Yes, I think you're right about less possessions giving more time. We purged the majority of our household when we moved 2/3 of the way across the country. It has been liberating in so many ways. A valuable lesson to us in what is necessary and what isn't. AND what WE think our kids might want as far as saving stuff goes, and finding out in reality that other than a few Christmas ornaments they have enough stuff of their own, ha!

CWMartin said...

Very good post. I grew up in an "older neighborhood." Often wonder how different life would have been had I the kind of neighborhood you did. And the lead quote is spot on.

Rob-bear said...

I grew up in the kind of neighbourhood you described. Only it was new; just being built.

Alas, I've lost track of all those friends. Even our home is gone — torn down and replaced by a monster.

But the memories continue.

Missy Moooooooo said...

Loved your post Kris. Even tho I didnt live long in the UK, I still hold my hometown very dear to my heart. It is like the memories of my Mum and Dad and their families are still very much alive. Then when we go back to NZ it is truely a trip down memory lane. I have lost contact with alot of my school friends. Very hard to find people especially when they get married and change names. Memories are precious and they cant be taken away from you.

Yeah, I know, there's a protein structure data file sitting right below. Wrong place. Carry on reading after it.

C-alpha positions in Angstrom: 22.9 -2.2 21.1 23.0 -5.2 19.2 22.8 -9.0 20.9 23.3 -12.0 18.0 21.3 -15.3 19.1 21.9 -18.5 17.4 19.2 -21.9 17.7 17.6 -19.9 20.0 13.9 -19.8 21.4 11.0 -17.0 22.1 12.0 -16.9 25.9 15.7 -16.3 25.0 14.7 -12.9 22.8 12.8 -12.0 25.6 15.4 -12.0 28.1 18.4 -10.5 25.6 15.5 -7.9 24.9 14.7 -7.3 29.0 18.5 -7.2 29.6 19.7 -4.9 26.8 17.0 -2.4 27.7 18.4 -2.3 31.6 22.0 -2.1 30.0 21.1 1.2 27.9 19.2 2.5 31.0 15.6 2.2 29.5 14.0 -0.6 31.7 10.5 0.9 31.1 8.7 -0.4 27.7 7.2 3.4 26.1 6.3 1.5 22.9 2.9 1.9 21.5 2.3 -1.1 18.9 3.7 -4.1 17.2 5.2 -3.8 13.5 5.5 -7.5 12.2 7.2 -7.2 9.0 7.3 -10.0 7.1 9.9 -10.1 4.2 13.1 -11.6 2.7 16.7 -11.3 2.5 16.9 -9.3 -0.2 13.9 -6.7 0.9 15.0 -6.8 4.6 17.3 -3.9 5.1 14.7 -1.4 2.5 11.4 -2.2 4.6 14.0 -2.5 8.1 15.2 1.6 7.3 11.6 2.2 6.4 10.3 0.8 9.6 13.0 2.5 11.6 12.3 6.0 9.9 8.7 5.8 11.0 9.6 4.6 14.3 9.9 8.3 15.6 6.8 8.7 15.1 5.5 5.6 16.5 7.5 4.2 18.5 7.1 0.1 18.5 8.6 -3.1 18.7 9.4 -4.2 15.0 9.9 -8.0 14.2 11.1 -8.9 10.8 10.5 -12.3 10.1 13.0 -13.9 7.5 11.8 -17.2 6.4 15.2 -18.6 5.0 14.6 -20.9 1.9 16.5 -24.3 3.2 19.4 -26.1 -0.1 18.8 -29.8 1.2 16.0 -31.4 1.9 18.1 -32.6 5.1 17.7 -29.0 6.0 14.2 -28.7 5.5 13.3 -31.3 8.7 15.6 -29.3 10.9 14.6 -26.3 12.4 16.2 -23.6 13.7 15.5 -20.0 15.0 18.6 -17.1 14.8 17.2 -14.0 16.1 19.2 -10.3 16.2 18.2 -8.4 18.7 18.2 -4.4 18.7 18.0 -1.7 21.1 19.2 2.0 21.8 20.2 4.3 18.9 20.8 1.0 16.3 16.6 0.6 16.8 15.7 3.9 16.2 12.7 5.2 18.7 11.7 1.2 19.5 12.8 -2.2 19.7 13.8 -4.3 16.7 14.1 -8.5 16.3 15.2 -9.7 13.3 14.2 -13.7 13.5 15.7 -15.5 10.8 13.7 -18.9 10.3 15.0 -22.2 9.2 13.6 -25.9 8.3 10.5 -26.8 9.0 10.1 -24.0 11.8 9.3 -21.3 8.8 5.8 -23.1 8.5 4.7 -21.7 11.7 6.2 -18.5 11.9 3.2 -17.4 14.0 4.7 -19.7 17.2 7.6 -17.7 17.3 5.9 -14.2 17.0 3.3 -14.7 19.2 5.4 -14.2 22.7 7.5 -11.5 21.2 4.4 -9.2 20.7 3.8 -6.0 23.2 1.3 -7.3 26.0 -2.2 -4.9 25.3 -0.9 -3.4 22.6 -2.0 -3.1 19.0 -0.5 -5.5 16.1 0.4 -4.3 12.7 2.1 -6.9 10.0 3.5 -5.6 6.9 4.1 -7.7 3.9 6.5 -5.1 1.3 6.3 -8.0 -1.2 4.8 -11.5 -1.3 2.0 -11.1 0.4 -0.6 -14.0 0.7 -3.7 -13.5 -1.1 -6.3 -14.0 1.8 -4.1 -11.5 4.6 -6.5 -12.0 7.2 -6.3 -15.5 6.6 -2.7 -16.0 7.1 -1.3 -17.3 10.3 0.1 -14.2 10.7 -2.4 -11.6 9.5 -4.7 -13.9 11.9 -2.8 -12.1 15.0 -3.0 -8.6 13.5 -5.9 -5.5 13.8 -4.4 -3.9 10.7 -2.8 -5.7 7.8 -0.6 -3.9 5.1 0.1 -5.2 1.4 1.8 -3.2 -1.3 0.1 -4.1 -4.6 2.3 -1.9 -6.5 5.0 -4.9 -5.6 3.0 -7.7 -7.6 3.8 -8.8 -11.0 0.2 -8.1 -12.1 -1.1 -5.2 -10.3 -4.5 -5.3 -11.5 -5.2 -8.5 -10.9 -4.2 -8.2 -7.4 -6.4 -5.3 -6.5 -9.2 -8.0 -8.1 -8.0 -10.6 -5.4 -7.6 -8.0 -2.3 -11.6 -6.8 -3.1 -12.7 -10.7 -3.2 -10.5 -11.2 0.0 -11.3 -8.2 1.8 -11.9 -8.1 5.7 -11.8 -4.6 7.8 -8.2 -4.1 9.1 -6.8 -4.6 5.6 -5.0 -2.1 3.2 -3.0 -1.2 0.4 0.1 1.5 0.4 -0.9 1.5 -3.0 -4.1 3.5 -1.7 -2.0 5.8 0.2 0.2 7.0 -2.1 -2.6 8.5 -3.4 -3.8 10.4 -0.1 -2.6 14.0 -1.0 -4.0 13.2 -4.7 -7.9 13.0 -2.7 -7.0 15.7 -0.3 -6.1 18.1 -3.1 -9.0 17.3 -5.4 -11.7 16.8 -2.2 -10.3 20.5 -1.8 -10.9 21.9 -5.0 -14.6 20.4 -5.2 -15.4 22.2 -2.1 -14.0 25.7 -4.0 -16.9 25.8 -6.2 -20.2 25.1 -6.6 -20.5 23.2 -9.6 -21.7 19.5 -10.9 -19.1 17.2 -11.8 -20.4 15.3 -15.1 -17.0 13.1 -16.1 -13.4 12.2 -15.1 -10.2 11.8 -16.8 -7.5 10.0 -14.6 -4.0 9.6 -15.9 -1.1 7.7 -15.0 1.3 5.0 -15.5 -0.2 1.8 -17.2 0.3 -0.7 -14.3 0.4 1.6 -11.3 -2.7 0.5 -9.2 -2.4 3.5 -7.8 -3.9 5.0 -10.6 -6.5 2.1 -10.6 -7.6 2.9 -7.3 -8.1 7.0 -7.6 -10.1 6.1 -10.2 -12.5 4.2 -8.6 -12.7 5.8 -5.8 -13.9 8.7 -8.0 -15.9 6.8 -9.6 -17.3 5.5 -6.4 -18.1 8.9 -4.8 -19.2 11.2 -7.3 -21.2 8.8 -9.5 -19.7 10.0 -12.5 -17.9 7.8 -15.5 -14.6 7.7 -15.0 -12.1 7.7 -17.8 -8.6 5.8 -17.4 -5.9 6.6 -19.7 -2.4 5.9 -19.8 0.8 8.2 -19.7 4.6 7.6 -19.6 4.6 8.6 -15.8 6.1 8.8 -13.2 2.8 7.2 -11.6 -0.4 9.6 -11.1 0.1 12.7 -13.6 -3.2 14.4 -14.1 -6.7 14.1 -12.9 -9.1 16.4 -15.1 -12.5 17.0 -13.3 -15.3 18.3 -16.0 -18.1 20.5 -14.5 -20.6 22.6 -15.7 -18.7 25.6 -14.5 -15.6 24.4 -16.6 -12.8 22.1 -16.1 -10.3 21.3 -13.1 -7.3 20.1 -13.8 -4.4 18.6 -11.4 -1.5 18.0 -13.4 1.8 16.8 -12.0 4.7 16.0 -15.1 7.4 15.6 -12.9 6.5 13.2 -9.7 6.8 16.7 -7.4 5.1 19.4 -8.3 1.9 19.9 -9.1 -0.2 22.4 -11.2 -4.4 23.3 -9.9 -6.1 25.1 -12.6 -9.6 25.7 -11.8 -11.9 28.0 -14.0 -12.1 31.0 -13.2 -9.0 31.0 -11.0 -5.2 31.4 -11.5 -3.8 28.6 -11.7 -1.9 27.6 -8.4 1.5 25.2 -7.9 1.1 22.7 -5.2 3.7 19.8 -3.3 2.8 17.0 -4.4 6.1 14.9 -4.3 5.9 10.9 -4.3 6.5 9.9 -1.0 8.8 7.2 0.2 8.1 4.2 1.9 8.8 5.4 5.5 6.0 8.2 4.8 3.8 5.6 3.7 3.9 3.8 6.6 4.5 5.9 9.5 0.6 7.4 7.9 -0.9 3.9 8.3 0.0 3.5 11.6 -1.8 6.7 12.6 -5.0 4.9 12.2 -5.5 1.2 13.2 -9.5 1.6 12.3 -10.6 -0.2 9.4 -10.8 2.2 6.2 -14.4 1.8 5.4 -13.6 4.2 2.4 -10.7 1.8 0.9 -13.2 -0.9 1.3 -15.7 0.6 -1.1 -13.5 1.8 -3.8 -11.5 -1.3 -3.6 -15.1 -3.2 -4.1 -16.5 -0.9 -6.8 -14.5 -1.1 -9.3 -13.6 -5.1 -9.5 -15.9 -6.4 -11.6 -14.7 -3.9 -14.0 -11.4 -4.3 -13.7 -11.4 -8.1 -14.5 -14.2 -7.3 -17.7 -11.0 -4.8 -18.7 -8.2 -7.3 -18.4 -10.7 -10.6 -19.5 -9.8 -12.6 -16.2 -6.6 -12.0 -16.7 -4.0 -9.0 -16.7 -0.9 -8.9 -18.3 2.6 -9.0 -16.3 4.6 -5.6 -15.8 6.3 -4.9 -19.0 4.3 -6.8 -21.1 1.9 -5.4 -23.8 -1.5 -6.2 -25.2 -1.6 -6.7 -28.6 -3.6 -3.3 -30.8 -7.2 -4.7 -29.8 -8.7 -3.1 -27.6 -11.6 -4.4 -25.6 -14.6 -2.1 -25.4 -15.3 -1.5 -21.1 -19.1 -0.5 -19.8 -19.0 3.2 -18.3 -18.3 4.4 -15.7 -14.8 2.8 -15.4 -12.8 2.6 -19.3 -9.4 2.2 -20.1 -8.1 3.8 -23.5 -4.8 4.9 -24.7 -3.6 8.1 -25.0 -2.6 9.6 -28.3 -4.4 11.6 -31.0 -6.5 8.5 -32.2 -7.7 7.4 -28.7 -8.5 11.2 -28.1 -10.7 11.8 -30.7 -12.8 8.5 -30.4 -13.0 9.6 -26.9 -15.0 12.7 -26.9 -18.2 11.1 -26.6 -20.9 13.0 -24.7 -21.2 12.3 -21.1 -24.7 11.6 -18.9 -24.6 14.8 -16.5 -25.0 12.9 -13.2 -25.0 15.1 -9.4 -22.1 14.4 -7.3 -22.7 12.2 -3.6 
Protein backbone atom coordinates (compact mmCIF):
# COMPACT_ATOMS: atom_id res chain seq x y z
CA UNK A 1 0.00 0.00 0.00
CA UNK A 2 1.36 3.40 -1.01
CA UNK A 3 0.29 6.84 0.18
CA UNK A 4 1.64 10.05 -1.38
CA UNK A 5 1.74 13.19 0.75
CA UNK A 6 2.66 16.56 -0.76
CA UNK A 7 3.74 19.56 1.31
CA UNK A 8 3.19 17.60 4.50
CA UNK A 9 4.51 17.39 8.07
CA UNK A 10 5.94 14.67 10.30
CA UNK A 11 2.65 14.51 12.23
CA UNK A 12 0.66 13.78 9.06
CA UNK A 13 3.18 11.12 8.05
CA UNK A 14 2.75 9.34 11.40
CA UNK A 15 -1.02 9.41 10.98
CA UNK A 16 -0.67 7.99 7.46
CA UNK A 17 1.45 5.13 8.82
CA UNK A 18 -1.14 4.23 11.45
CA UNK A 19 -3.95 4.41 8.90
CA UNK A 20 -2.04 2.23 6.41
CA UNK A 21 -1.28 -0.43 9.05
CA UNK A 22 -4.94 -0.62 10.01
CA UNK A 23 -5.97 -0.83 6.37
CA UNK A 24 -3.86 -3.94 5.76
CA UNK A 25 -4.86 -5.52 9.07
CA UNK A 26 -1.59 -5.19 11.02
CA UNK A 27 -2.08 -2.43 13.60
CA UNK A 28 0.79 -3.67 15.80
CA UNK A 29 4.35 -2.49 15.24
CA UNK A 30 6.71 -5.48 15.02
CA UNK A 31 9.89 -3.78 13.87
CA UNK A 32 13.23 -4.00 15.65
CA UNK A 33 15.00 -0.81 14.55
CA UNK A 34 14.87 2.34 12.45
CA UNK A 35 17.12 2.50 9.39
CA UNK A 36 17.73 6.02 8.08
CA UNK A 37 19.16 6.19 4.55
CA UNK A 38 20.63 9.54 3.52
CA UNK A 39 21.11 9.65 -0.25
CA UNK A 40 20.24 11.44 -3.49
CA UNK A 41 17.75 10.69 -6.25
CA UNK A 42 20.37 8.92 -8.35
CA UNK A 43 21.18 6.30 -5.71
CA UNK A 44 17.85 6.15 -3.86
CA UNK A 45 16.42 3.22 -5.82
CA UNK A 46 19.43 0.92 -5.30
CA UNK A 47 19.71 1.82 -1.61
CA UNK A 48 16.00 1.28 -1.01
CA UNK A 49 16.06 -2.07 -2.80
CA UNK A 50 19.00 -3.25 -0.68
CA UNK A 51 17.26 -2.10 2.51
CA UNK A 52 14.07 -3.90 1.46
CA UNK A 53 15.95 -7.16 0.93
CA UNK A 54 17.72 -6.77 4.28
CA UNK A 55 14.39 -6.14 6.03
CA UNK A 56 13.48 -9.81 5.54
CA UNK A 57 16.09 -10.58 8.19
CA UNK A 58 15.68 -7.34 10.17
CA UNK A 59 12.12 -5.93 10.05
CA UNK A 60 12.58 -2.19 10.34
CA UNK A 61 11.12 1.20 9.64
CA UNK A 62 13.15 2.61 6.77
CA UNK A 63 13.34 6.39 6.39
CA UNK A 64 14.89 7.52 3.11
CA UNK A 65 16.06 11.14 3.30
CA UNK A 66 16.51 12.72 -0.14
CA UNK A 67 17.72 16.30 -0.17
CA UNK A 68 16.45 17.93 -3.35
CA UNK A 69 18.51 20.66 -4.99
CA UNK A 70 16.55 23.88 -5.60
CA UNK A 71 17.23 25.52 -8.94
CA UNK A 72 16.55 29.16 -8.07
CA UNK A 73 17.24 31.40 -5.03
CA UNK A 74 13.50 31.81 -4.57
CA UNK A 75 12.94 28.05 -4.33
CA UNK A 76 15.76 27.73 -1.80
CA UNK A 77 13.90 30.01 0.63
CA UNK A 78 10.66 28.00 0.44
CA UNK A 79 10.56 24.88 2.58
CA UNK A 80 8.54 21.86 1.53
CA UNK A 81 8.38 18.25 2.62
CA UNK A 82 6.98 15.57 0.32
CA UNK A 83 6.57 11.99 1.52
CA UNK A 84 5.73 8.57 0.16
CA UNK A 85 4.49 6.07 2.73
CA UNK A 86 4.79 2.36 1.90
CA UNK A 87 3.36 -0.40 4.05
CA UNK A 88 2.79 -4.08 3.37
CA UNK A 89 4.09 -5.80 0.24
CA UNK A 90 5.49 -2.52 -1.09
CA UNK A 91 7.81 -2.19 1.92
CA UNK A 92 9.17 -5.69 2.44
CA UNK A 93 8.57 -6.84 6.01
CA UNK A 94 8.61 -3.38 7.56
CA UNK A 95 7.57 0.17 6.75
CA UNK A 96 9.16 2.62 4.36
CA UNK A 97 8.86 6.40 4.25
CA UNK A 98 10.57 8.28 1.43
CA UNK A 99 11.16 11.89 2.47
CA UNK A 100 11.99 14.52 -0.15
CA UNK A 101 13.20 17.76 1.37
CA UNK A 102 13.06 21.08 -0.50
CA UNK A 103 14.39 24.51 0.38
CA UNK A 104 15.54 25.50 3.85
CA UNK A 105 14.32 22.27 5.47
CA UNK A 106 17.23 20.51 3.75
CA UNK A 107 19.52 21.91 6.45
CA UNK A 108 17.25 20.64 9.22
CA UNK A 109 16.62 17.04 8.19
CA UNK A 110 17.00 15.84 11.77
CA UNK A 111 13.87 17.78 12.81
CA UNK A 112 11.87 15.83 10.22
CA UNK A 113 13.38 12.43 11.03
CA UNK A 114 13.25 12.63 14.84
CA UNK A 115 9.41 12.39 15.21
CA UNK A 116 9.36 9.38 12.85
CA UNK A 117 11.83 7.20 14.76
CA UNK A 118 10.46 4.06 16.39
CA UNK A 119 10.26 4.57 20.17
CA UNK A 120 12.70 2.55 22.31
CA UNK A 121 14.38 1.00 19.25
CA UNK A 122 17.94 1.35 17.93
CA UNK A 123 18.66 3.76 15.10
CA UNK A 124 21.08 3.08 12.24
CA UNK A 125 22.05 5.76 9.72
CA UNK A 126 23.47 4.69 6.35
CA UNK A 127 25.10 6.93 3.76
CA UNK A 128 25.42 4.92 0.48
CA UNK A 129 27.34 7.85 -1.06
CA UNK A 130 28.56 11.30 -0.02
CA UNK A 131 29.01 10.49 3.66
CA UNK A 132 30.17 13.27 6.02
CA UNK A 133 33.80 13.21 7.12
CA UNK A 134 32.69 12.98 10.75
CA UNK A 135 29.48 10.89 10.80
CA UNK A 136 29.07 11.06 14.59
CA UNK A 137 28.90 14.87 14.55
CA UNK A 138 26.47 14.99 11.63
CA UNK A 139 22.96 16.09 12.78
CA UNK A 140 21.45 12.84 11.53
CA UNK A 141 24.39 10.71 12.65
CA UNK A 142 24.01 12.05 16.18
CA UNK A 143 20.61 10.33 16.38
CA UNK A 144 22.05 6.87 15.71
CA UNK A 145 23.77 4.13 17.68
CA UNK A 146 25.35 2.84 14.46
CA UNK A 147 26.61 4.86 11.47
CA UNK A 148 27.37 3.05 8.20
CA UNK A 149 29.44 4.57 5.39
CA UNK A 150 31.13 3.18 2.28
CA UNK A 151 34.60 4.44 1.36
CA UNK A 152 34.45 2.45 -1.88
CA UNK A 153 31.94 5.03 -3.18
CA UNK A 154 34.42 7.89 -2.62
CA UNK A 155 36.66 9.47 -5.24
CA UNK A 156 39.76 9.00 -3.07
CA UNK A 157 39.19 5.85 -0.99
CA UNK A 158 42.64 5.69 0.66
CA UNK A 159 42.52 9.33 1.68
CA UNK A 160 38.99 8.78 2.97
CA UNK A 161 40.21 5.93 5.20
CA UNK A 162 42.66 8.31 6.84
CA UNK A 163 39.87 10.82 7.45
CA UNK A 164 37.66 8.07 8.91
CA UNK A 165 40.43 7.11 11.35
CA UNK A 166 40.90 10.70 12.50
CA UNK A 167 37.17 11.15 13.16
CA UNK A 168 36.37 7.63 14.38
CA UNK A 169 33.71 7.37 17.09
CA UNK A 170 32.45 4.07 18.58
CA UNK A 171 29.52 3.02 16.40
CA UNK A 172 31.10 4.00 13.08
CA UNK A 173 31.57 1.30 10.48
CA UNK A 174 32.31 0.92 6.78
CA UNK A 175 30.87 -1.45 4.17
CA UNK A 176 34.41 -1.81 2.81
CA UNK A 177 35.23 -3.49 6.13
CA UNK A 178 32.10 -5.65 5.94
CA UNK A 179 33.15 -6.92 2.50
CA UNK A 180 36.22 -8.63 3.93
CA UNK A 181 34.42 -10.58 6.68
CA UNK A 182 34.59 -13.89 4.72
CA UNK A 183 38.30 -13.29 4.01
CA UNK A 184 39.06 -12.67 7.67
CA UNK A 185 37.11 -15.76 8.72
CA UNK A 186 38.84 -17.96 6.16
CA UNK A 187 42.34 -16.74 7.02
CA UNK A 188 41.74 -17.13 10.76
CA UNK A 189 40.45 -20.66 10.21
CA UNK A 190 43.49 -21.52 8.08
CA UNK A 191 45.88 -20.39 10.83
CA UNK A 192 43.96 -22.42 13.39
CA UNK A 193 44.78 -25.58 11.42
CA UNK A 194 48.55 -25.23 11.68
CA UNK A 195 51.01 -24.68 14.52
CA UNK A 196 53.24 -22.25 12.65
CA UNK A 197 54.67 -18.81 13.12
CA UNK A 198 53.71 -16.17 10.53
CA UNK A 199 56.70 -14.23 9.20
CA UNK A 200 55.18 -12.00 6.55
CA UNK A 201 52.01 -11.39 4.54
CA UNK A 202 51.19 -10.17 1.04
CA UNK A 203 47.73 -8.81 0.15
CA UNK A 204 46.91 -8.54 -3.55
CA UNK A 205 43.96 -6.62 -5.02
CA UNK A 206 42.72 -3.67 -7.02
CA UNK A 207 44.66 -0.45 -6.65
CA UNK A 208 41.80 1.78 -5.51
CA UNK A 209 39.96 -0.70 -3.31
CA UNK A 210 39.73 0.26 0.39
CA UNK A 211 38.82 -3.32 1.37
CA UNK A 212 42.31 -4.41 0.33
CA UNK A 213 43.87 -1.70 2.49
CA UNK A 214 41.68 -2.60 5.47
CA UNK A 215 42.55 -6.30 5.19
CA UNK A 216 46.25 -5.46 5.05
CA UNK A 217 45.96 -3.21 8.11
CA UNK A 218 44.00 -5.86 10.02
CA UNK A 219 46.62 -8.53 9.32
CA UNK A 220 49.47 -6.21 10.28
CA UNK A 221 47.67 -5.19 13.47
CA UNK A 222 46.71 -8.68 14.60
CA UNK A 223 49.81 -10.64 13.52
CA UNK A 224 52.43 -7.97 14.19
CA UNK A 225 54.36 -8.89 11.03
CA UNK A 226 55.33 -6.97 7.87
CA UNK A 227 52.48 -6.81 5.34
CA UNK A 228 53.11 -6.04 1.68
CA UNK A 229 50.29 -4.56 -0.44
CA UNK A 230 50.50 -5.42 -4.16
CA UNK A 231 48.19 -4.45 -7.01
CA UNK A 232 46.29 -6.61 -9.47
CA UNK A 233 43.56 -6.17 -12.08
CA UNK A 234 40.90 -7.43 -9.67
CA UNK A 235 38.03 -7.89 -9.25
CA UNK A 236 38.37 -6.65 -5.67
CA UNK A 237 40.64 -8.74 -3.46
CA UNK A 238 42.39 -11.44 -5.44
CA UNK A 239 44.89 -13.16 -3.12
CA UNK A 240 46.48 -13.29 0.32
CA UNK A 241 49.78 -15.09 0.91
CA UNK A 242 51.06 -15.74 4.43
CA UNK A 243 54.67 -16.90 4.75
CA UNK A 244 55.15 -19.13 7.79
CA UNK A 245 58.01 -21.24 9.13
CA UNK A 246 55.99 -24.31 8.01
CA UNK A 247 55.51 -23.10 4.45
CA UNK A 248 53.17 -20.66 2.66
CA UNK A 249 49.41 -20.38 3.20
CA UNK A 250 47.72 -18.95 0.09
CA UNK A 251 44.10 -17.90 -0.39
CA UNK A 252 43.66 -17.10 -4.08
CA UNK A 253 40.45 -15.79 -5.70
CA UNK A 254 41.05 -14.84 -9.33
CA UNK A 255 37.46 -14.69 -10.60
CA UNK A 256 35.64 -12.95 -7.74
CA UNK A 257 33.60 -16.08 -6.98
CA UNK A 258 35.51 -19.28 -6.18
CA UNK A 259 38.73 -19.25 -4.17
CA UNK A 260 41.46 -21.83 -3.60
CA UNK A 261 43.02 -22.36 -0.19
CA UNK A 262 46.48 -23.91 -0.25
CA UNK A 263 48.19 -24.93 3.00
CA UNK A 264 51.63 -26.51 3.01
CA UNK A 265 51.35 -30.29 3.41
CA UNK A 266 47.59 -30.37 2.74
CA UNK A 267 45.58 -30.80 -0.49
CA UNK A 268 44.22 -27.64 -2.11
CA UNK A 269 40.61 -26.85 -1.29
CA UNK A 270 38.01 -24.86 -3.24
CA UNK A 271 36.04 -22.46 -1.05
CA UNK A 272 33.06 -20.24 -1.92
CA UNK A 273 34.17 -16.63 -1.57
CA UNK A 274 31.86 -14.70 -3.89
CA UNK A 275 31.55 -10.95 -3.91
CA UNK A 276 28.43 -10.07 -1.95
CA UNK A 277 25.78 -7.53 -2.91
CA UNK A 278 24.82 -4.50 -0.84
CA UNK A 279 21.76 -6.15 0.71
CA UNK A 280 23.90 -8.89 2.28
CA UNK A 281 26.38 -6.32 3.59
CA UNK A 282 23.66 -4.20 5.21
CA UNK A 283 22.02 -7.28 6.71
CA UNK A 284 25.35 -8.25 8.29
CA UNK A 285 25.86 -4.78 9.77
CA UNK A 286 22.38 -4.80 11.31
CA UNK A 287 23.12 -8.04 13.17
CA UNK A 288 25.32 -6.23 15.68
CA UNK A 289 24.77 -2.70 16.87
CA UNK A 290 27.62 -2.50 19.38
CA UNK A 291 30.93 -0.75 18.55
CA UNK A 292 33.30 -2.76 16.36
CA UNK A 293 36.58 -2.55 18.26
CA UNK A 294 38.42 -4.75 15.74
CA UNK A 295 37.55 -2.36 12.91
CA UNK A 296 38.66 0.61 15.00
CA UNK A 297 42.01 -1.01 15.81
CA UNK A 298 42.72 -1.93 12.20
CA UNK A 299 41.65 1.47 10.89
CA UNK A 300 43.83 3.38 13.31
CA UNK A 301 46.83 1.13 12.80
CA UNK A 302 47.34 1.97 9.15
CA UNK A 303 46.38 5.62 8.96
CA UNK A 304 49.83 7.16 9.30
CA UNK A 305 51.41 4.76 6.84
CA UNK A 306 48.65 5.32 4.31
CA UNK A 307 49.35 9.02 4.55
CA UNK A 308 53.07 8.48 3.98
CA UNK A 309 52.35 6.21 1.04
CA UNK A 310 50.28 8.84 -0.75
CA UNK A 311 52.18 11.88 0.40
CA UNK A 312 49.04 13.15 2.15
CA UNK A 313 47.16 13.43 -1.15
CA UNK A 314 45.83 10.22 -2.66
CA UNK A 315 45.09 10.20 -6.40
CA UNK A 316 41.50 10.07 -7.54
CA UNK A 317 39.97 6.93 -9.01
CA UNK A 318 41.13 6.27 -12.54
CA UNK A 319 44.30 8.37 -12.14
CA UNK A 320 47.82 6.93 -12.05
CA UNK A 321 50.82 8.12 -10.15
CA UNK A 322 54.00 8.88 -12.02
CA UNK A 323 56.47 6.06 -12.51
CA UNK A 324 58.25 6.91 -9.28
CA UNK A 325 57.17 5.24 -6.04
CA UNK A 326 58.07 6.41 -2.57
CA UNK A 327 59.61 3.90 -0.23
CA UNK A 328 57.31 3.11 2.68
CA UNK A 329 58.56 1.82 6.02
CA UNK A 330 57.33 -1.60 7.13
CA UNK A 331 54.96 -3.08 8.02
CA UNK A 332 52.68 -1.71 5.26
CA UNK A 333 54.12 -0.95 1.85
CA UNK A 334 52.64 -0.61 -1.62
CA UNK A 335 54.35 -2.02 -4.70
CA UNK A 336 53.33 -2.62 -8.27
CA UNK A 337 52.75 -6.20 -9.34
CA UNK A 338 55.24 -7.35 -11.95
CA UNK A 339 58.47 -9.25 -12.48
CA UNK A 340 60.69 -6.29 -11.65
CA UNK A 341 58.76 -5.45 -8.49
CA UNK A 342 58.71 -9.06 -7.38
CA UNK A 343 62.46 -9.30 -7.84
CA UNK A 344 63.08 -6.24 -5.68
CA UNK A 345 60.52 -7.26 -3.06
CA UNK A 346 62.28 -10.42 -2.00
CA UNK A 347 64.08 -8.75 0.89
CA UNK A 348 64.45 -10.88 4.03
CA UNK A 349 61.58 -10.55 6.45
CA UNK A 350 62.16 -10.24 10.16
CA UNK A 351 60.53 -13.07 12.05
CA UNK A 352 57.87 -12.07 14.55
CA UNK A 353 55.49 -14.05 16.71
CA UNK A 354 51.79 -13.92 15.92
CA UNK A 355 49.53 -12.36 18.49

Midlife Jobhunter said...

"I've's friendliness."

Yes, we have many friendships that share great detail from our pasts. But sometimes, the friendship that shares where we are right now can be the most needed, most fun, and just what propels us to go forward. Sometimes I don't think we realize that.

Thanks for this post.

Pam said...

Love the quote that accompanies your post! And I love your description of the various types of friendships. While it's wonderful to have lifelong friends, it's also a treasure to make friends along the way on our journey through life.

Steadfast Ahoy! said...

Dear Heart, we can never recapture the past, but take heart, the best is yet to come!